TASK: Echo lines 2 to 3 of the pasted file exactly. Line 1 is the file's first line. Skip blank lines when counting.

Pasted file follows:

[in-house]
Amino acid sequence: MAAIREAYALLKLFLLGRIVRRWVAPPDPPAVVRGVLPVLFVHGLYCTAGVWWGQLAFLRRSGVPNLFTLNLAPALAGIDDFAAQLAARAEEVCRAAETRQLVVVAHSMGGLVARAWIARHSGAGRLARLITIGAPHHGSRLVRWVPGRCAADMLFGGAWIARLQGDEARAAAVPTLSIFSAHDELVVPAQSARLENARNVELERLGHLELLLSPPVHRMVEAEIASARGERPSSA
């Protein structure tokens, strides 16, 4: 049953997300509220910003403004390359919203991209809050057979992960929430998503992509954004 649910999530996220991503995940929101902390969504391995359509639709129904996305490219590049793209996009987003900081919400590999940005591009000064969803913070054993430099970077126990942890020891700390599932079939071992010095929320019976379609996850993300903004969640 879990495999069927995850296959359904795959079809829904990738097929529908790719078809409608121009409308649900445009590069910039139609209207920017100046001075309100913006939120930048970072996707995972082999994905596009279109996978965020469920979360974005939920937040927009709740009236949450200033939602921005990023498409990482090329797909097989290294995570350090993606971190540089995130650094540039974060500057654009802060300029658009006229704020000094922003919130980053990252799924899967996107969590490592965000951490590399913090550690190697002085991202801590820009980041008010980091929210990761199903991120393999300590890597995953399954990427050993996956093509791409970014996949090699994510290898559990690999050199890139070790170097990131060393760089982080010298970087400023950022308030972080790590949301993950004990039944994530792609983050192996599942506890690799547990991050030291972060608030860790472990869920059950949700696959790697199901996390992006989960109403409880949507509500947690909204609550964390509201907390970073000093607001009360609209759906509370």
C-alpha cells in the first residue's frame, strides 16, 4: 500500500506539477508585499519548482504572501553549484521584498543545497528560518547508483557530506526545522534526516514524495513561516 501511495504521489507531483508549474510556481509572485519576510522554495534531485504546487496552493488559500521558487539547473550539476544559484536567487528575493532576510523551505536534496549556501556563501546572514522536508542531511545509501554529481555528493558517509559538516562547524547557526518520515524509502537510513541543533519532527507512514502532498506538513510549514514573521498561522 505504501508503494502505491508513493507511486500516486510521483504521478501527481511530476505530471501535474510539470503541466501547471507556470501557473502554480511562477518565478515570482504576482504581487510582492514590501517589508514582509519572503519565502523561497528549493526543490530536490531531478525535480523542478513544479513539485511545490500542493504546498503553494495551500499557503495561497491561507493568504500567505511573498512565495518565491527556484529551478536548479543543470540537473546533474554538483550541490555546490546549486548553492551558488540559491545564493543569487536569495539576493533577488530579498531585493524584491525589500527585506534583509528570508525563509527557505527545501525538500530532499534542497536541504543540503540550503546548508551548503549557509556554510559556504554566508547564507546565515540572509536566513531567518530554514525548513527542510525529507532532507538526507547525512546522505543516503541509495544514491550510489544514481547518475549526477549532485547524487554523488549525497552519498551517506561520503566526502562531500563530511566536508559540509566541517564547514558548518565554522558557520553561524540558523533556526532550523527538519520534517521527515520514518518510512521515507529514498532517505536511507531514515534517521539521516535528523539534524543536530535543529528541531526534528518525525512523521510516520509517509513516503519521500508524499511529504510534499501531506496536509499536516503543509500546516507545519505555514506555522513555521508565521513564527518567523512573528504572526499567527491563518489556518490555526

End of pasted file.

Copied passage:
Amino acid sequence: MAAIREAYALLKLFLLGRIVRRWVAPPDPPAVVRGVLPVLFVHGLYCTAGVWWGQLAFLRRSGVPNLFTLNLAPALAGIDDFAAQLAARAEEVCRAAETRQLVVVAHSMGGLVARAWIARHSGAGRLARLITIGAPHHGSRLVRWVPGRCAADMLFGGAWIARLQGDEARAAAVPTLSIFSAHDELVVPAQSARLENARNVELERLGHLELLLSPPVHRMVEAEIASARGERPSSA
């Protein structure tokens, strides 16, 4: 049953997300509220910003403004390359919203991209809050057979992960929430998503992509954004 649910999530996220991503995940929101902390969504391995359509639709129904996305490219590049793209996009987003900081919400590999940005591009000064969803913070054993430099970077126990942890020891700390599932079939071992010095929320019976379609996850993300903004969640 879990495999069927995850296959359904795959079809829904990738097929529908790719078809409608121009409308649900445009590069910039139609209207920017100046001075309100913006939120930048970072996707995972082999994905596009279109996978965020469920979360974005939920937040927009709740009236949450200033939602921005990023498409990482090329797909097989290294995570350090993606971190540089995130650094540039974060500057654009802060300029658009006229704020000094922003919130980053990252799924899967996107969590490592965000951490590399913090550690190697002085991202801590820009980041008010980091929210990761199903991120393999300590890597995953399954990427050993996956093509791409970014996949090699994510290898559990690999050199890139070790170097990131060393760089982080010298970087400023950022308030972080790590949301993950004990039944994530792609983050192996599942506890690799547990991050030291972060608030860790472990869920059950949700696959790697199901996390992006989960109403409880949507509500947690909204609550964390509201907390970073000093607001009360609209759906509370």